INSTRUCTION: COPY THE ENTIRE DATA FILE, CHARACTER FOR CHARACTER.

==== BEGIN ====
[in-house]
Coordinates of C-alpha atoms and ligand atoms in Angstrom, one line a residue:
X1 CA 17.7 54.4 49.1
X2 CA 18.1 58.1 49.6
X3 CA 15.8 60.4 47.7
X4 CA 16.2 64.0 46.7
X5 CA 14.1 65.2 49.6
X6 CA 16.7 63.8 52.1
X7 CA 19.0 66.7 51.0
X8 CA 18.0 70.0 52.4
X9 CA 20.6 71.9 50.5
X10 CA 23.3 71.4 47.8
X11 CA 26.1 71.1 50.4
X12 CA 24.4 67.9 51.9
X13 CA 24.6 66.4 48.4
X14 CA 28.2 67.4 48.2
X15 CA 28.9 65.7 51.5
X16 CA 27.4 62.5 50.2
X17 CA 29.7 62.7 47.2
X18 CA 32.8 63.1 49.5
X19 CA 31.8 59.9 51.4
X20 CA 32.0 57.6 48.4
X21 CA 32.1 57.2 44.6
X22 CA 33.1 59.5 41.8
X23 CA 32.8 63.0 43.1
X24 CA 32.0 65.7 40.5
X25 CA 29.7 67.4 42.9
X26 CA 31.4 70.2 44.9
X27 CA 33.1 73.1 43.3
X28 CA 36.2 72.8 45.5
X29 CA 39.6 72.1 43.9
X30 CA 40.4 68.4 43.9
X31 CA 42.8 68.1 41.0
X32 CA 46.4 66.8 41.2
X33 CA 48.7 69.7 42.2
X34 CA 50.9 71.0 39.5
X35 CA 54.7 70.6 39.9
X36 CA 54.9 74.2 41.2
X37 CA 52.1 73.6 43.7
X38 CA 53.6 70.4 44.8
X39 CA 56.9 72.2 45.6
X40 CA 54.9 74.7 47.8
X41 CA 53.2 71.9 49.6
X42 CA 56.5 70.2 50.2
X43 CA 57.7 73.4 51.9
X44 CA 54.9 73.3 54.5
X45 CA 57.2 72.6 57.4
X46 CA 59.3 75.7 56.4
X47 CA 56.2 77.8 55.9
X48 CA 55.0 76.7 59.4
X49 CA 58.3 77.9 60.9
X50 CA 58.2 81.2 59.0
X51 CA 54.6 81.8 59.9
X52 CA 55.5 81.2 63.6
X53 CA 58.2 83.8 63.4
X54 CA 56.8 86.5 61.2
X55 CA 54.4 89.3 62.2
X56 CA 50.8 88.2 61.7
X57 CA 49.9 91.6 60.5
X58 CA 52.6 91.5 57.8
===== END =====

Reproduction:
[in-house]
Coordinates of C-alpha atoms and ligand atoms in Angstrom, one line a residue:
X1 CA 17.7 54.4 49.1
X2 CA 18.1 58.1 49.6
X3 CA 15.8 60.4 47.7
X4 CA 16.2 64.0 46.7
X5 CA 14.1 65.2 49.6
X6 CA 16.7 63.8 52.1
X7 CA 19.0 66.7 51.0
X8 CA 18.0 70.0 52.4
X9 CA 20.6 71.9 50.5
X10 CA 23.3 71.4 47.8
X11 CA 26.1 71.1 50.4
X12 CA 24.4 67.9 51.9
X13 CA 24.6 66.4 48.4
X14 CA 28.2 67.4 48.2
X15 CA 28.9 65.7 51.5
X16 CA 27.4 62.5 50.2
X17 CA 29.7 62.7 47.2
X18 CA 32.8 63.1 49.5
X19 CA 31.8 59.9 51.4
X20 CA 32.0 57.6 48.4
X21 CA 32.1 57.2 44.6
X22 CA 33.1 59.5 41.8
X23 CA 32.8 63.0 43.1
X24 CA 32.0 65.7 40.5
X25 CA 29.7 67.4 42.9
X26 CA 31.4 70.2 44.9
X27 CA 33.1 73.1 43.3
X28 CA 36.2 72.8 45.5
X29 CA 39.6 72.1 43.9
X30 CA 40.4 68.4 43.9
X31 CA 42.8 68.1 41.0
X32 CA 46.4 66.8 41.2
X33 CA 48.7 69.7 42.2
X34 CA 50.9 71.0 39.5
X35 CA 54.7 70.6 39.9
X36 CA 54.9 74.2 41.2
X37 CA 52.1 73.6 43.7
X38 CA 53.6 70.4 44.8
X39 CA 56.9 72.2 45.6
X40 CA 54.9 74.7 47.8
X41 CA 53.2 71.9 49.6
X42 CA 56.5 70.2 50.2
X43 CA 57.7 73.4 51.9
X44 CA 54.9 73.3 54.5
X45 CA 57.2 72.6 57.4
X46 CA 59.3 75.7 56.4
X47 CA 56.2 77.8 55.9
X48 CA 55.0 76.7 59.4
X49 CA 58.3 77.9 60.9
X50 CA 58.2 81.2 59.0
X51 CA 54.6 81.8 59.9
X52 CA 55.5 81.2 63.6
X53 CA 58.2 83.8 63.4
X54 CA 56.8 86.5 61.2
X55 CA 54.4 89.3 62.2
X56 CA 50.8 88.2 61.7
X57 CA 49.9 91.6 60.5
X58 CA 52.6 91.5 57.8